For Sierakowska, this state of affairs is due not only to the belief, common in Poland, that the experiences “of the second war […] assumed such a scale that ‘all preceding bloody conflicts seem trivial, almost harmless’”. She convincingly shows how collective memory was manipulated even in the interwar period, where “the memory of wartime hardships and casualties was skilfully replaced with the ‘joy of recovering your rubbish bin’” (a phrase used in Juliusz Kaden‑Bandrowski’s novelGenerał Barcz – translator’s note). According to the author, such memory of the Great War, transformed and devalued, had a significant impact on Polish historiography, taking a limited interest in the period from 1914 to 1918. Particularly conspicuous for her is the lack of studies in social history, describing the everyday existence of people in wartime conditions as well as letting them tell their stories.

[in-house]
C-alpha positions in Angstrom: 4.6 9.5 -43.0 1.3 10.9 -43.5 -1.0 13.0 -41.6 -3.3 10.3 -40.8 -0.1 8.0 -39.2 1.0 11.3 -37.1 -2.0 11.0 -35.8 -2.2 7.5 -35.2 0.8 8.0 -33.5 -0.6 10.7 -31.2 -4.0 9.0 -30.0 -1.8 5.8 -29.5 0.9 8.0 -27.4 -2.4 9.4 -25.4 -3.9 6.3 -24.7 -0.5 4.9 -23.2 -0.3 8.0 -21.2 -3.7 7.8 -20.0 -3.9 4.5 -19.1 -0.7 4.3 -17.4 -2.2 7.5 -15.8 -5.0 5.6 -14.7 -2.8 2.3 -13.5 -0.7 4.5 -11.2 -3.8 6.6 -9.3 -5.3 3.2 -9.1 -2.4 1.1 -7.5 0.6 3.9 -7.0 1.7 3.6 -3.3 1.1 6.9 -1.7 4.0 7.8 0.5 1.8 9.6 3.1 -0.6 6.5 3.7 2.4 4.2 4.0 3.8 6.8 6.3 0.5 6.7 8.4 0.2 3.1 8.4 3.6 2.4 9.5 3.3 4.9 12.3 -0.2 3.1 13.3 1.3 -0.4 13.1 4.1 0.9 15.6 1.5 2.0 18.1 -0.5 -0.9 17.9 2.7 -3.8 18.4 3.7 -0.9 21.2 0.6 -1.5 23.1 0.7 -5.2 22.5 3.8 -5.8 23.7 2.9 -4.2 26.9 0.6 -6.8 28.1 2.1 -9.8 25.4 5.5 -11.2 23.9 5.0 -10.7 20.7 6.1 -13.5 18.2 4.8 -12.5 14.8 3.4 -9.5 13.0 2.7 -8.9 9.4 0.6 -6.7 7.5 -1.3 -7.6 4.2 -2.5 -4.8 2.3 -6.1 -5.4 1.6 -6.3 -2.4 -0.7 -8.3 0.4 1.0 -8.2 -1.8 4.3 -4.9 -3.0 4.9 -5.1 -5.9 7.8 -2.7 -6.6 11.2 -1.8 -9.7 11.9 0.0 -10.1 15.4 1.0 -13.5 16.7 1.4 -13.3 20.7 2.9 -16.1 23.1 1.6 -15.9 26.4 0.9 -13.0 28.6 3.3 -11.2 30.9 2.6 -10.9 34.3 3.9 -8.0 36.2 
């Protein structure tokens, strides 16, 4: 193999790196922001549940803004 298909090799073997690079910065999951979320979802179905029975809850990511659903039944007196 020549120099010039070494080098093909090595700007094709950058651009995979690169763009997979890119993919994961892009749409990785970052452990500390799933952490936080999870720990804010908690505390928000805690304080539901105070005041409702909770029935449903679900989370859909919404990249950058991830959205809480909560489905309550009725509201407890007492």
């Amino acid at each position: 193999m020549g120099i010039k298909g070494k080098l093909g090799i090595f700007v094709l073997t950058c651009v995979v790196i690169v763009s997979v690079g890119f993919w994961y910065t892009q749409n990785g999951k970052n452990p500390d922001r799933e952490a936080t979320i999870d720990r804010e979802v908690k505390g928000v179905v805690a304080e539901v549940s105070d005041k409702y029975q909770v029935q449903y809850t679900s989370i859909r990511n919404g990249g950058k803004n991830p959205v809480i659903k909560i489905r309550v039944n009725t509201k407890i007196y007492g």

If only for that reason, Sierakowska’s book is a rare – and all the more valuable for that – example in our domestic historiography of a scholarly interest in personal documents serving as testimonies of the Great War years. It is also the most complete study using personal documents and subjecting them to critical reflection. The classic book from 1971, Warszawa w pamiętnikach pierwszej wojny światowej by Krzysztof Dunin‑Wąsowicz, or the recent Polski wir I wojny 1914−1918 (2014) published by the KARTA Centre and edited by Agnieszka Dębska, although containing useful material, remain mere selections of source texts. This category also includes diaries, journals and memoirs issued or reissued in recent years, characterised by a growing interest in the period of World War I (for example, Pamiętnik z pierwszej wojny by Father Antoni Tenczar, Pamiętnik Oberleutnanta by Stanisław Marceli Gayczak, and Zawadiaka. Dzienniki frontowe 1914−1920 by Jerzy Konrad Maciejewski). If we were looking for closer analogies, we would probably name Żołnierskie narracje o wojnie światowej 1914−1918. Strzelcy, legioniści, Polacy w armii austro‑węgierskiej by Jacek Rozmus (2013) as the book thematically and methodologically closest to Sierakowska’s study.